To start with, I decided (after ten years of mucking out Apache config files and PHP extensions and custom MySQL installs — thank you so, so much Marc Liyange for your timely and helpful installers!), that I was a grown-up and could spend $60 on a tool that makes my life easier: I run MAMP Pro on my MacBook. This means that I have a generic Apache/PHP/MySQL stack that supports commonly-used PHP extensions, Apache configurations, etc. I have redirected the document root of my install to my regular user’s Sites directory in OS X (~/Sites) so that I have ready access to the backend files of for my test installs. The net result: WordPress’ famous “Five Minute Install” is now true of almost any LAMP-based web application — I had a five-minute install of Drupal, Moodle, Joomla… you name it.

I’ve also settled into using Coda ($99) to edit HTML/PHP source code, since I particularly like the built-in terminal and publishing management features.

With WordPress µ installed (which, I guess, is now calling itself WPMU or WordPress MU or even WordPress 3 in betas), I now do the following:

  • I install create a new blog for each new theme or plugin that I want to test out. I follow a pretty intuitive naming scheme: the URL for the blog is the URL for the plugin or theme, and the name of the blog is the name of the plugin or theme (so WordPress Hashcash is at …/wp-hashcash and named WordPress Hashcash).
  • As I create each new blog, I create a new user to be that blog’s administrator. I almost never use this login, but it means that I have one user who is matched to each blog. In doing this, I make heavy use of Gmail’s + modifiers, so new user emails look like mygmailaddress+talyn+wpmu+blogurl@gmail.com — this lets me catch and filter relevant emails easily on the other end. (I developed this system when I was testing plugins that sent email notifications). For the curious, Talyn is the name of my laptop (so I know which server is sending me email) and WPMU is the keyword to distinguish these emails from, say, Drupal notifications.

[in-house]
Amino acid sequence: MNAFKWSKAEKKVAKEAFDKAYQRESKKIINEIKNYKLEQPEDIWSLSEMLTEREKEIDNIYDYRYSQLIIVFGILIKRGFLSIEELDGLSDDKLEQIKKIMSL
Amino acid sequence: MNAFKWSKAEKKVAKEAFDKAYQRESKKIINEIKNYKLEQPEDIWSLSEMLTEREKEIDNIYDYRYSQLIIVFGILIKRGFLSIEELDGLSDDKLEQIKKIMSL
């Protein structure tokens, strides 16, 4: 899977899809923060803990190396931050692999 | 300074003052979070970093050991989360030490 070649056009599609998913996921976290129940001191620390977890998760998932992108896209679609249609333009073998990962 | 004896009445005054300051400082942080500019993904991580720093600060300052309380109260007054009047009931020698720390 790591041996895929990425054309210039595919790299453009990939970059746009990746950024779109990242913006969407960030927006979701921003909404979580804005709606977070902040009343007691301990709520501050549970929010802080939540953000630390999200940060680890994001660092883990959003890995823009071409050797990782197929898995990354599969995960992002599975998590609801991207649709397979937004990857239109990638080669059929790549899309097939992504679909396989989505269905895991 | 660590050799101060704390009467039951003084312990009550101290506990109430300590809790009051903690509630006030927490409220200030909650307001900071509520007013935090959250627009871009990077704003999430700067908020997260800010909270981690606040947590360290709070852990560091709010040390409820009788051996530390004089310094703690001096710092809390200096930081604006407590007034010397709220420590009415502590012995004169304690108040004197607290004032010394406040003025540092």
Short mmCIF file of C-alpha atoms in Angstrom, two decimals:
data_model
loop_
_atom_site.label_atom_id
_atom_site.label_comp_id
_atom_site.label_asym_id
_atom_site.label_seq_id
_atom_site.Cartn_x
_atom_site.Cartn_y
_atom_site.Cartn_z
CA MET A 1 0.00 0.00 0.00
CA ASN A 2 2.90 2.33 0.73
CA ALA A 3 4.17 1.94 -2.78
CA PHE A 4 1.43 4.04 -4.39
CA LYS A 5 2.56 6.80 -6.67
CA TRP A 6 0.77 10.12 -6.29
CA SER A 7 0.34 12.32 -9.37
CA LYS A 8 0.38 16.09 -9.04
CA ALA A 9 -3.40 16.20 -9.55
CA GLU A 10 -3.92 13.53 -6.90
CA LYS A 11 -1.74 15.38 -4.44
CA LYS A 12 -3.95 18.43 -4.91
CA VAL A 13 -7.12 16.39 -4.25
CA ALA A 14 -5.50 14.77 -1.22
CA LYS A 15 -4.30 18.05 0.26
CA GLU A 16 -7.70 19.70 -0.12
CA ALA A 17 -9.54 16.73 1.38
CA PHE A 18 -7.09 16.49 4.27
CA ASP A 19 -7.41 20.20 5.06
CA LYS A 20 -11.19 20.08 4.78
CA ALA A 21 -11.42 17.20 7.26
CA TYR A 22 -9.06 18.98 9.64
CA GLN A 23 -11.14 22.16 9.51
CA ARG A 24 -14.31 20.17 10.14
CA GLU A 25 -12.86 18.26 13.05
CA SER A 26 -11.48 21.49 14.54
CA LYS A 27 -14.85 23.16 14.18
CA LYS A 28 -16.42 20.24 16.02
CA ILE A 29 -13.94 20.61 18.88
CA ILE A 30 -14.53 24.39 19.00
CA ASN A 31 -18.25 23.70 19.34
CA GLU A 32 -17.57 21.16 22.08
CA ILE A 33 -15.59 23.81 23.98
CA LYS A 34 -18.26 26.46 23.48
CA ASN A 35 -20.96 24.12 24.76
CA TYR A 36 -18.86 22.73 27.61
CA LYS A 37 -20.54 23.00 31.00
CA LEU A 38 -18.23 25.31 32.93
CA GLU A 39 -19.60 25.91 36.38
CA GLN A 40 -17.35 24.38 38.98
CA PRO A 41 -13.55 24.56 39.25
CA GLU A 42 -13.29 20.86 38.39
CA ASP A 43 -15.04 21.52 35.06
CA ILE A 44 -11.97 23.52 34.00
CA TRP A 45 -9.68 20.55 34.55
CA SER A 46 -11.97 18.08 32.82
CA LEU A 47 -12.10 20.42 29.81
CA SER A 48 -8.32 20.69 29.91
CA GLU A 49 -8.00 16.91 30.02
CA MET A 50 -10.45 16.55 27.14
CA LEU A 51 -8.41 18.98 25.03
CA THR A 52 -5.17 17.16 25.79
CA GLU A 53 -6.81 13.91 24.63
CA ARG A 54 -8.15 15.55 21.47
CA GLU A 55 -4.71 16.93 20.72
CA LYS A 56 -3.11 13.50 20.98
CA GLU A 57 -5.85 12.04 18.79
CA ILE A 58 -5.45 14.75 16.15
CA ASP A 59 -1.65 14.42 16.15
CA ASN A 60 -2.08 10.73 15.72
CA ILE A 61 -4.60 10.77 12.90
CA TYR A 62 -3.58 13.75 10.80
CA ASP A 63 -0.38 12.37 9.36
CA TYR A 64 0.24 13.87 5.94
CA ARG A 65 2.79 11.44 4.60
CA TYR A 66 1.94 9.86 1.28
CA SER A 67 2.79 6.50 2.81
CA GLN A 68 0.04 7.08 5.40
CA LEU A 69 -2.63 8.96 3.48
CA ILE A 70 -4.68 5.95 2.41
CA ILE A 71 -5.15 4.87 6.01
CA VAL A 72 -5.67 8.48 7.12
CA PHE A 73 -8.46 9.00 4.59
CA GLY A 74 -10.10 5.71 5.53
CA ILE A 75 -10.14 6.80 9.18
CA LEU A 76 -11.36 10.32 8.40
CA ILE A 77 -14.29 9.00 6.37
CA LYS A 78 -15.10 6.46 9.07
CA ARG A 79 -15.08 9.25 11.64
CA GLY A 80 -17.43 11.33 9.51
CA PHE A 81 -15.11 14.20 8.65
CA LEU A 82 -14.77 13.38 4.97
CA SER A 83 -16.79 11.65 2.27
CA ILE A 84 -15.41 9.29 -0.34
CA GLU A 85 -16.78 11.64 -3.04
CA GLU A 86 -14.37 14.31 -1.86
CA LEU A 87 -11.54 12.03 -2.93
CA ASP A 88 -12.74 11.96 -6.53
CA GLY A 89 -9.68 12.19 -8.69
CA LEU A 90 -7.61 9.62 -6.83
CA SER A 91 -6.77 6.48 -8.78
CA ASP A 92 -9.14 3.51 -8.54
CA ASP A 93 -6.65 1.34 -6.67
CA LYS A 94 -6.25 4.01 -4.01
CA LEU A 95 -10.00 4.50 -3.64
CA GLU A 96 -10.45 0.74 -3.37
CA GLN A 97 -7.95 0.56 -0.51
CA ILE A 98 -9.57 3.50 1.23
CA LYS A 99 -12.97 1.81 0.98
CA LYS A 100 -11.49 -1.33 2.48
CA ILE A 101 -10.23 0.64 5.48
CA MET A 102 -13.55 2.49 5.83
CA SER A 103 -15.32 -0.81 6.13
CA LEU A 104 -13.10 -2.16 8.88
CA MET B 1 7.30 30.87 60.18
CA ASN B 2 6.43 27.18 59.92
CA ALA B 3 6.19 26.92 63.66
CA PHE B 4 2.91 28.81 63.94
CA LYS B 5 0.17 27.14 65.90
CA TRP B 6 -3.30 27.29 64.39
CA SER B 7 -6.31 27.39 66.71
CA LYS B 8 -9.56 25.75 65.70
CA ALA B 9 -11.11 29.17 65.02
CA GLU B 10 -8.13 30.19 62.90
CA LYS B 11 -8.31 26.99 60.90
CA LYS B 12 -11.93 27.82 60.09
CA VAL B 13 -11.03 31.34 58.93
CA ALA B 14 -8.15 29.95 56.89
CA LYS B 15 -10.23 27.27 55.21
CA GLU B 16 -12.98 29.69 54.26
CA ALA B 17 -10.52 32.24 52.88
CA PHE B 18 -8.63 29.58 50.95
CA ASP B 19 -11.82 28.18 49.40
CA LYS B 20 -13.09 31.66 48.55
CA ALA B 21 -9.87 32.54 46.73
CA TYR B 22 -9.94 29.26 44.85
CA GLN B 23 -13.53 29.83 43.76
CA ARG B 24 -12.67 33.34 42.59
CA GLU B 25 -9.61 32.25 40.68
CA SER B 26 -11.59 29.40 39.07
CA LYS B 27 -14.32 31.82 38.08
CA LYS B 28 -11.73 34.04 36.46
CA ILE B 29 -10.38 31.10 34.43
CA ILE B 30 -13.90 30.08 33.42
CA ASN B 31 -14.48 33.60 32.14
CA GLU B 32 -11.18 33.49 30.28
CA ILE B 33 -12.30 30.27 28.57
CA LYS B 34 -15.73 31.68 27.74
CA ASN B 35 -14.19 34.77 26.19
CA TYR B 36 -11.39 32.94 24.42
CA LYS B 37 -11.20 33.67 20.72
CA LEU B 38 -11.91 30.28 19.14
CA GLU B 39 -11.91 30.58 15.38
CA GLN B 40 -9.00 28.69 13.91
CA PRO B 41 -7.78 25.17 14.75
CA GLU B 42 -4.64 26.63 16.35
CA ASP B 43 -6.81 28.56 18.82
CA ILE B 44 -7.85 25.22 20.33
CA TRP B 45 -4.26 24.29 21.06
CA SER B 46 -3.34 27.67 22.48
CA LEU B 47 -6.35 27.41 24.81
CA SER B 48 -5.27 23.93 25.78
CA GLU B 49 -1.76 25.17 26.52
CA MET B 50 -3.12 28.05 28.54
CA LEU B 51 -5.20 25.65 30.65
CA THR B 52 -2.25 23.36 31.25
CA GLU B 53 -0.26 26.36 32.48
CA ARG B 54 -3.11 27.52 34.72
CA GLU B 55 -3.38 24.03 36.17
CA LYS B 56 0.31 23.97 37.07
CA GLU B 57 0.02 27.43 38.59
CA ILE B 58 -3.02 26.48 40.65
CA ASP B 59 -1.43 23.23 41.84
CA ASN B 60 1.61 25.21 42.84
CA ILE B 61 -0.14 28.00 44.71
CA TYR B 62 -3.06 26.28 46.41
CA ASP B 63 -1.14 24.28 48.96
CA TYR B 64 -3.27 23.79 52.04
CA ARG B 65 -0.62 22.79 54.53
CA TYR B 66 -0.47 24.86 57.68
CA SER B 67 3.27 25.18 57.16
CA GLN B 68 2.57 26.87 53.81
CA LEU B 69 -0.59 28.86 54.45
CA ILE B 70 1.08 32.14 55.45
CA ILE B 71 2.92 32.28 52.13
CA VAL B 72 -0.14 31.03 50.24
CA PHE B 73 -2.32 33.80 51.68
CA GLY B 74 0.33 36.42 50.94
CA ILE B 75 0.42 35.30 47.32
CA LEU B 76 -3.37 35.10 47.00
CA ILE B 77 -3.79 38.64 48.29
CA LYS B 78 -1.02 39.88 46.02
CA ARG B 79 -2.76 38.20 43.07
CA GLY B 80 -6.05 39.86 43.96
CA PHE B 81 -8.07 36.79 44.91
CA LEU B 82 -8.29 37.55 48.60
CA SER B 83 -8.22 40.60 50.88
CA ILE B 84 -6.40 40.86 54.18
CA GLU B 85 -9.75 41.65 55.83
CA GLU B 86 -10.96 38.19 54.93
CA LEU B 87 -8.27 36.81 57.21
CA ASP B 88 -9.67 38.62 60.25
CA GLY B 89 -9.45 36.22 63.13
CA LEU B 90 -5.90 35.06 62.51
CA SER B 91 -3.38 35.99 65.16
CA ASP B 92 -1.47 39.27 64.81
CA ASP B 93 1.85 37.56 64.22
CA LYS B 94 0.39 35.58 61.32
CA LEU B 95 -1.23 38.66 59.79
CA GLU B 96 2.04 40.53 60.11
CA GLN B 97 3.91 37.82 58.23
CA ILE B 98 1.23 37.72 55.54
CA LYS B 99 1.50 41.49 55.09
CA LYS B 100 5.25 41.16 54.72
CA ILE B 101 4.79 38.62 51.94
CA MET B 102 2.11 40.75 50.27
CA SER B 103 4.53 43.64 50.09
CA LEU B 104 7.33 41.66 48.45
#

• I also have six generic users that I add to most (not all — I add them as needed) blogs, each with their own standard privileges:
    • Anna “Annie” Administrator
    • Edward “Eddie” Editor
    • Allison “Allie” Author
    • Christine “Chrissy” Contributor
    • Samuel “Sammy” Subscriber
    • Nathan “Nate” No Privileges

    I actually included nicknames so that I could control for how different themes displayed usernames (since I’m thinking about FERPA and how it may apply to our students on our school blogserver).

  • I have one blog on which I never activate themes or plugins, which I lyrically call “Is this blog in the blast radius?” This is based on my experience installing Digress.it on WordPress µ at the start of the year (it hosed every blog on the server, rather than just the one where it was activated). I check this before I deem any test complete.
  • One tricky thing that I did was that I set up MAMP to run Apache and MySQL as my local user account on my MacBook, and I have set permissions on my Sites directory so that my local user has all privileges, as does the www group, and other users have read/execute privileges (chown -R seth ~/Sites; chgrp -R www ~/Sites; chmod -R 775 ~/Sites). This means that I usually don’t run into problems with web apps that want to move or create files. This is also, of course, totally insecure. Que sera, sera.
  • I have an extra blog set up on my WordPress µ install that runs Feed WordPress, and it republishes the feeds for all of the other blogs on the server tagged Note. This means that I can post something tagged Note to any blog that I’m working on and then have all my notes together in one place. Adding the subscriptions to the Feed WordPress blog is a manual step, but not prohibitively difficult. And it really does mean that I have one place for all of my notes on how things went (or didn’t went) in my WordPress µ testing. I have the feeds categorized as Plugins, Themes, Configuration and Hacks, since those are generally what I’m testing (and mostly Plugins, at that).